From: "Camellia Darmawan"
Subject: Fw: Buddhism in Italy
Date: Fri, 20 Apr 2001 17:23:09 +0700
I'd like to share an interesting article regarding the acceptance of
Buddhism as a recognised religion in Italy. It certainly is a
positive progress of Buddhism in a Catholic/Christian majority
May the Buddha Dhamma spread further to many corners of the world.
Subject: Buddhism in Italy
An article published in a Buddhist magazine (Buddhayana Quarterly )
page 5, January 2001, European News:
ITALY - BUDDHISM RECOGNISED
Rome, October (Mandala) -
Italy has accepted Buddhism as a religion, the first religion other
than Christianity and Judism to be recognised there. At the
beginning of 2000 the Italian Parliament accepted an agreement
between the Unione Buddhista Italiana and the Government. The
Unione Buddhista Italiana, which was established in 1984, has thirty
two Dhamma Centres following the Theravadan, Vajrayana and Zen
Traditions. Centres wishing to become members must comply to the
following conditions: refugee to the Triple Gem must be taken, the
five precepts must be followed in their centre, and there must be a
qualified teacher from an unbroken line leading the centre, and the
centre must have statues which are compatible with the Unione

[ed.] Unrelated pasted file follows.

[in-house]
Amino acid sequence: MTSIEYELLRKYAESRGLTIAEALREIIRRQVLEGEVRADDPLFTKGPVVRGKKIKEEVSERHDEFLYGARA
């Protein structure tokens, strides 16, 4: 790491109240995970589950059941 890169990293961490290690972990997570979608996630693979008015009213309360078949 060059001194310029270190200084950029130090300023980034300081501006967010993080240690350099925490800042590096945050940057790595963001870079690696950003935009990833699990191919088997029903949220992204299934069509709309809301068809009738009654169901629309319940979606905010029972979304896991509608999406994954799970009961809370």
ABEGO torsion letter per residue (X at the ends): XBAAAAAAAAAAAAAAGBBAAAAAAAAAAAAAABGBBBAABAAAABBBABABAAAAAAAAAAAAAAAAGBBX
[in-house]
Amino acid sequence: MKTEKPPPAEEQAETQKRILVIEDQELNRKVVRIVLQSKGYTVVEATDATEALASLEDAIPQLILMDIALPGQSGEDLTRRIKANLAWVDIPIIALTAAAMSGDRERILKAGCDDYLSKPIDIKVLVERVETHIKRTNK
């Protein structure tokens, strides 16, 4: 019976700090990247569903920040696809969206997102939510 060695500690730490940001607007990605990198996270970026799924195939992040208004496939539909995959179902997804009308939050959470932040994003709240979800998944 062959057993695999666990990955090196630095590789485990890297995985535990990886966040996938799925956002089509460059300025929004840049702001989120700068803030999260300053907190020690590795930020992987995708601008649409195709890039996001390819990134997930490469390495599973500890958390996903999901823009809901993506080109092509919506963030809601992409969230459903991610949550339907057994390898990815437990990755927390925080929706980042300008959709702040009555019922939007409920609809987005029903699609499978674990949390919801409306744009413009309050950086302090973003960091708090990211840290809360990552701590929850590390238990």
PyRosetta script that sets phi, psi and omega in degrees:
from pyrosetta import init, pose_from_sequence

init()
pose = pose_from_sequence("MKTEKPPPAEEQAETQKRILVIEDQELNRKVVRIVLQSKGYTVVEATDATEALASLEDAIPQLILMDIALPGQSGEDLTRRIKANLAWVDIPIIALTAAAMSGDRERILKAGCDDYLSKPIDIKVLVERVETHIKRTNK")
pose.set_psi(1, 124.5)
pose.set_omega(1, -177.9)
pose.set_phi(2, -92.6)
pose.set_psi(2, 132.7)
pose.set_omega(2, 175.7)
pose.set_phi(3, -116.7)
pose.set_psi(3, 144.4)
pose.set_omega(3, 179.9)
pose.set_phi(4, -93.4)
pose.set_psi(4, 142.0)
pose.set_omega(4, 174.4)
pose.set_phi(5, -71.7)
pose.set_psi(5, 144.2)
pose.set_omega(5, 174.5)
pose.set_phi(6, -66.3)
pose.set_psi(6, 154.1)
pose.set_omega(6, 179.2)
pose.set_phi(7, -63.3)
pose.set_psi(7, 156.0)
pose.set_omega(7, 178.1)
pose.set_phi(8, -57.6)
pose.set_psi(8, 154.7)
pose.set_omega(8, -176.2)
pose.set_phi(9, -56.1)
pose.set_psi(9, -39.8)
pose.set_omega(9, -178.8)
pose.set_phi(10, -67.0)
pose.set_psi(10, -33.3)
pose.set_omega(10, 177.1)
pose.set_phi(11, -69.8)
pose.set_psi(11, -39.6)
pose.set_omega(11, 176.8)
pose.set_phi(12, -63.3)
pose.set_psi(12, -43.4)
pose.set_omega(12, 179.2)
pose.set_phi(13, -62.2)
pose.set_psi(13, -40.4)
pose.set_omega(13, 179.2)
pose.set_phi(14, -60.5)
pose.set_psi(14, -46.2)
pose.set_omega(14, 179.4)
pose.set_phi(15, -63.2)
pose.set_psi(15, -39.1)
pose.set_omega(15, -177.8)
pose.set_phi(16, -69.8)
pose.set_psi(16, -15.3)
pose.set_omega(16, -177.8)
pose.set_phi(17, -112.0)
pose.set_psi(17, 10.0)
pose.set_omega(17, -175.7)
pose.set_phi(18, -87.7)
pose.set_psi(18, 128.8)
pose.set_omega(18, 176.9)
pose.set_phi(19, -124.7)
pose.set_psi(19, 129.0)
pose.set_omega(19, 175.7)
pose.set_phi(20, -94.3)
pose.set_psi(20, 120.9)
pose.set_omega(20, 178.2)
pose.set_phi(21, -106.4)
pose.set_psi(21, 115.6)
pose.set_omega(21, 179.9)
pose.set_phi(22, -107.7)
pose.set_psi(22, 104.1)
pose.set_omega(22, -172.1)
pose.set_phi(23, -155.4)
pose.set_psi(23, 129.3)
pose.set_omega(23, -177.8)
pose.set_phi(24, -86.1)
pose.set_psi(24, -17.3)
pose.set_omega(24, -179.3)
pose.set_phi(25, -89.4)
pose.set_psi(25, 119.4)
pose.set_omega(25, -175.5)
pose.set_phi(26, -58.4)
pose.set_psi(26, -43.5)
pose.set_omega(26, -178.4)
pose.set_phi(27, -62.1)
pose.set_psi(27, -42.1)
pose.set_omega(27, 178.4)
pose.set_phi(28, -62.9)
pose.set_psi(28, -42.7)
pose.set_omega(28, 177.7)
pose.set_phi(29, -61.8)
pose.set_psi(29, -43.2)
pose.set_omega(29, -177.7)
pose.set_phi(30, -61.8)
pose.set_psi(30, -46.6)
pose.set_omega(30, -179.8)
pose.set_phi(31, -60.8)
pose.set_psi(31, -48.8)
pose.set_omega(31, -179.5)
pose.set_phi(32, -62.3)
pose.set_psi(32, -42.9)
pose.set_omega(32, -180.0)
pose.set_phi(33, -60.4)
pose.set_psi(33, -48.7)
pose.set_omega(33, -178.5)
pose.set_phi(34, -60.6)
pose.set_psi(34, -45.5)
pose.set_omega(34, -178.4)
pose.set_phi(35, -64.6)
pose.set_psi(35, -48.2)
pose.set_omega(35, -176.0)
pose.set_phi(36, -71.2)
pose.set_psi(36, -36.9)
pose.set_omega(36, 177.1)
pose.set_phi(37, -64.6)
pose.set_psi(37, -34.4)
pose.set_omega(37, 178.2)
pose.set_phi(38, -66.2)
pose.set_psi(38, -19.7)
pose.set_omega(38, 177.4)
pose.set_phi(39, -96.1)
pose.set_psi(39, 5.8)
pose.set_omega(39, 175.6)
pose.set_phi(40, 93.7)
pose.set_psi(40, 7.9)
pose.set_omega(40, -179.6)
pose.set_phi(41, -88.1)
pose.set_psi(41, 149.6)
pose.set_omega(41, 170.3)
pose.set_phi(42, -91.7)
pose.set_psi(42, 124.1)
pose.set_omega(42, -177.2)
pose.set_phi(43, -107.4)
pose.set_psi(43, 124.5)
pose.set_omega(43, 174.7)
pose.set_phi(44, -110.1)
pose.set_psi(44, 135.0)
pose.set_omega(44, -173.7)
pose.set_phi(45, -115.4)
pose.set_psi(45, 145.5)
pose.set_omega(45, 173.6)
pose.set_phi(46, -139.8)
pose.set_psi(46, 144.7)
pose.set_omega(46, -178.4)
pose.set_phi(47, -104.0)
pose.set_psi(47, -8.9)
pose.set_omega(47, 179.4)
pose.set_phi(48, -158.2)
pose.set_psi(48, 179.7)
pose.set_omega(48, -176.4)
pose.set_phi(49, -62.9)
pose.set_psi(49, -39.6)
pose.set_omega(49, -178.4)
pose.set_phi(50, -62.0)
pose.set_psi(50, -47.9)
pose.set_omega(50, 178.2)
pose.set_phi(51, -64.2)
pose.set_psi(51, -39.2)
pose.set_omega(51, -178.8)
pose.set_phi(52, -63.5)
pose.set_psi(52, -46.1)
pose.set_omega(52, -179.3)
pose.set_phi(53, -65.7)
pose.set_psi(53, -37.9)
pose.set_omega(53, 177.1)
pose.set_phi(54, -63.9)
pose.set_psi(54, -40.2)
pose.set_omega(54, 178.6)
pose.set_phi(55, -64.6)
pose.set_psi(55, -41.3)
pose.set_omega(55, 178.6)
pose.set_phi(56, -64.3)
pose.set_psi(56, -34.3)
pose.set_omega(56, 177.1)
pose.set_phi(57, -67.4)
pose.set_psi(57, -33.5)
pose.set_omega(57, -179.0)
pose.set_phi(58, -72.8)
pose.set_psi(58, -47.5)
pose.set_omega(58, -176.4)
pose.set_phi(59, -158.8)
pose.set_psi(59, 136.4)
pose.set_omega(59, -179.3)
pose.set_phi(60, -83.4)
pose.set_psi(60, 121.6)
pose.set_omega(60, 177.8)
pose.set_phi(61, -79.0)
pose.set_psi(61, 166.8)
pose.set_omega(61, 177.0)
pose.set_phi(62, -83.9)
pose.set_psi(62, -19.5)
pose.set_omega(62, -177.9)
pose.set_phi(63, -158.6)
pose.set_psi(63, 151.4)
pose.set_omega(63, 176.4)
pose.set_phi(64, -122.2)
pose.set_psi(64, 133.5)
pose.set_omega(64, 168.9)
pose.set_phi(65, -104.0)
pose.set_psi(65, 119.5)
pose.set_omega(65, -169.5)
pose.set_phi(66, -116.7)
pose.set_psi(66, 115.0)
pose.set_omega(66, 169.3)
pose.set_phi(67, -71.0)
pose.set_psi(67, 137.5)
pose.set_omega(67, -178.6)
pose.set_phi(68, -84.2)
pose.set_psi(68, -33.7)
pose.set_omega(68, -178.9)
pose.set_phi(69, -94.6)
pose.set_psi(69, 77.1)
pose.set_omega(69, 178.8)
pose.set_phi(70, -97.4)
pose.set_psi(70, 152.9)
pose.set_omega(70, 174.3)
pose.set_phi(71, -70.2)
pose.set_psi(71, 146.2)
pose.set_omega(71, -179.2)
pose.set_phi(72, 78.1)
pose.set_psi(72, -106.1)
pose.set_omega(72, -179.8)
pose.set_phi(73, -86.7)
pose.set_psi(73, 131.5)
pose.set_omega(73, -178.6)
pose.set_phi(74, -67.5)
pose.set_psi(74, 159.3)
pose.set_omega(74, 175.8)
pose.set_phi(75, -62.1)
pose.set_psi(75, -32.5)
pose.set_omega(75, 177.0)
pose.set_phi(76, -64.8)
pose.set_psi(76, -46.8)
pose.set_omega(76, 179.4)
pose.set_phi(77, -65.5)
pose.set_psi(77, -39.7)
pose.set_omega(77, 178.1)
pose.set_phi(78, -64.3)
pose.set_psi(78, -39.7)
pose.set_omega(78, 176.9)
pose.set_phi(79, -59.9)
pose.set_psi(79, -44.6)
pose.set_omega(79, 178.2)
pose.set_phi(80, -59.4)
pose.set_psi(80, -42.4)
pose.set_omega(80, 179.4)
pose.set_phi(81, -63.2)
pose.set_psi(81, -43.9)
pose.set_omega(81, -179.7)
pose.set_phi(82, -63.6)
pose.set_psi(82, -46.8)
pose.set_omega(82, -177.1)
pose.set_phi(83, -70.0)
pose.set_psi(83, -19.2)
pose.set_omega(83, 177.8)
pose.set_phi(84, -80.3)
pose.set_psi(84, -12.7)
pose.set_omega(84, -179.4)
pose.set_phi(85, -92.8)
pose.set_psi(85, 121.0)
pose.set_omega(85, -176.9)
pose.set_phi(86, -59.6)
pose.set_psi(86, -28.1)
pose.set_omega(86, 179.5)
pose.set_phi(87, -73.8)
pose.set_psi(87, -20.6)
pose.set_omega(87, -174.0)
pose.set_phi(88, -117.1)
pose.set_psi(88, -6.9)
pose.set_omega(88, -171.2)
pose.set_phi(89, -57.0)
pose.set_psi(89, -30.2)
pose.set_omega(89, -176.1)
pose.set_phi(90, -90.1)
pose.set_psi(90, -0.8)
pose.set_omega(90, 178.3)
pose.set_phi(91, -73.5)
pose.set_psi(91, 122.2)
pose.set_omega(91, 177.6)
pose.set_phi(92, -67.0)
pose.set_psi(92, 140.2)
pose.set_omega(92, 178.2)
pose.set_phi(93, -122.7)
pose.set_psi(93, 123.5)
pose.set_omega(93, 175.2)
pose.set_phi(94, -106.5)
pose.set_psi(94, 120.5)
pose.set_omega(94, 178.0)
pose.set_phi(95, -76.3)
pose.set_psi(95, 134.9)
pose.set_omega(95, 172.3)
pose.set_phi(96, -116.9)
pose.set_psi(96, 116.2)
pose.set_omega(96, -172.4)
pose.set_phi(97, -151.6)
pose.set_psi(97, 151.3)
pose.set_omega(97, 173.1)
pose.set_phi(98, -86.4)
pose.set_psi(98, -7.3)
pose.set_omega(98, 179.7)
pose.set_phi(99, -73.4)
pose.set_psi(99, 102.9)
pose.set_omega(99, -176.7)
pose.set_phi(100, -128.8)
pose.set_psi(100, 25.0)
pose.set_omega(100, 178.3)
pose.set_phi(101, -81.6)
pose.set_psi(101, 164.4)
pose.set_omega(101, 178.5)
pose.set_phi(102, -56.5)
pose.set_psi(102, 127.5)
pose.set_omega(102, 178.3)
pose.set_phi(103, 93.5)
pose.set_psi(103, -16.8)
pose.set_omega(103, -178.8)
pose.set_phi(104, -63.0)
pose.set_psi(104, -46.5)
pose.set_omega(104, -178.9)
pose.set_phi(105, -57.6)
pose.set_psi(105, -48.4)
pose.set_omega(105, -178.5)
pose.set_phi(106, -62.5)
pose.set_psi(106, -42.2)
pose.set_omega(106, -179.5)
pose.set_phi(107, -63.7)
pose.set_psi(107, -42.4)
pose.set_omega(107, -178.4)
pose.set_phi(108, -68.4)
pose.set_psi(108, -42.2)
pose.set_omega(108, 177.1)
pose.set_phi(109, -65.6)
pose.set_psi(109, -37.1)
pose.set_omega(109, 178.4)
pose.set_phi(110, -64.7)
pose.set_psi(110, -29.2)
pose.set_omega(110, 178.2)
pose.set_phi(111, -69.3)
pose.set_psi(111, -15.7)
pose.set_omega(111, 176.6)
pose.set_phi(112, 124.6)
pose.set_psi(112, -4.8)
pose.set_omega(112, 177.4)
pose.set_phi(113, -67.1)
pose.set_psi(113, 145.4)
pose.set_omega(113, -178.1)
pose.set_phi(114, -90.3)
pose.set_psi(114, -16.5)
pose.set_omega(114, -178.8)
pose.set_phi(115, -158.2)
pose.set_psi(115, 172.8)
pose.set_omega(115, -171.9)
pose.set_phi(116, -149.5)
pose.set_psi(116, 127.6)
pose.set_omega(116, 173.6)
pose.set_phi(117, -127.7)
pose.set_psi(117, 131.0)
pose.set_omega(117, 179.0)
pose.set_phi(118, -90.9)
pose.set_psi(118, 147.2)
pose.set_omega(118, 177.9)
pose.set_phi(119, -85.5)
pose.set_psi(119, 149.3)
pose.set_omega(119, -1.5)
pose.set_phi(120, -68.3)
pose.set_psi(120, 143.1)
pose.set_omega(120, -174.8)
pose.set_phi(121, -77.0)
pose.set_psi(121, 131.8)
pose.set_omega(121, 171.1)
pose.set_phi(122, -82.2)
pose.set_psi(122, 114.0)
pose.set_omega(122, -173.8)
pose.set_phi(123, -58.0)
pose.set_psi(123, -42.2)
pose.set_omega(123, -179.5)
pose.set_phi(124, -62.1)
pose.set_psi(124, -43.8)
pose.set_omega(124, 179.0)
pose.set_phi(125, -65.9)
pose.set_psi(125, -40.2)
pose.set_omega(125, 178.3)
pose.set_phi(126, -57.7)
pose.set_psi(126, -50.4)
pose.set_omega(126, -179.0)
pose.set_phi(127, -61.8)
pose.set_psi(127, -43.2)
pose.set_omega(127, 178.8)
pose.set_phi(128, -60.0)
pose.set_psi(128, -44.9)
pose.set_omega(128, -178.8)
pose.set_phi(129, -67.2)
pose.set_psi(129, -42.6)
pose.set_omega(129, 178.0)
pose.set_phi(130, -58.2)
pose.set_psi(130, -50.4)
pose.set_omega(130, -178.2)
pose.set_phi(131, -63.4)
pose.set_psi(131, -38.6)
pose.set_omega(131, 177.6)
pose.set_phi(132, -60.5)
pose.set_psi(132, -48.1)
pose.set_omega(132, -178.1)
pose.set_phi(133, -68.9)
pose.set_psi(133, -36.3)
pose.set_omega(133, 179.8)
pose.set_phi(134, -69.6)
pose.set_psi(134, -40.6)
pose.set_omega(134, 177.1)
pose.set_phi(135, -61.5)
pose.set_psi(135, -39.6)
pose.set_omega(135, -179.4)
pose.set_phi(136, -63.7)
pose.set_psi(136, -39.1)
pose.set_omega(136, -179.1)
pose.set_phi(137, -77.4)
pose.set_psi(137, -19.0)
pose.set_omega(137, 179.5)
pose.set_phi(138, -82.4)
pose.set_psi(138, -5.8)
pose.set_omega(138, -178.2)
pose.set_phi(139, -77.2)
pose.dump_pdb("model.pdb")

Buddhists Italiana's general rules.
Under the current Italian constitution every religious organisation
has to reach an agreement with the state, under which the religion is
examined to see if its customs, rituals, etc. are in accordance with
the constitution and law. When a formal agreement is reached, the
religion becomes a state religion, with the same rights as other
This means that Buddhist monks and nuns are officially recognised and
have special provisions for their old age and the right of secrecy
(ie. the police cannot question them over other Buddhists). They can
visit prisons and intensive care departments in hospitals, and they
can lead marriage and funeral services. Buddhism will also be
introduced to public schools.
There are also tax advantages of 0.8% for those people offering
monetary gifts to Buddhist organisations.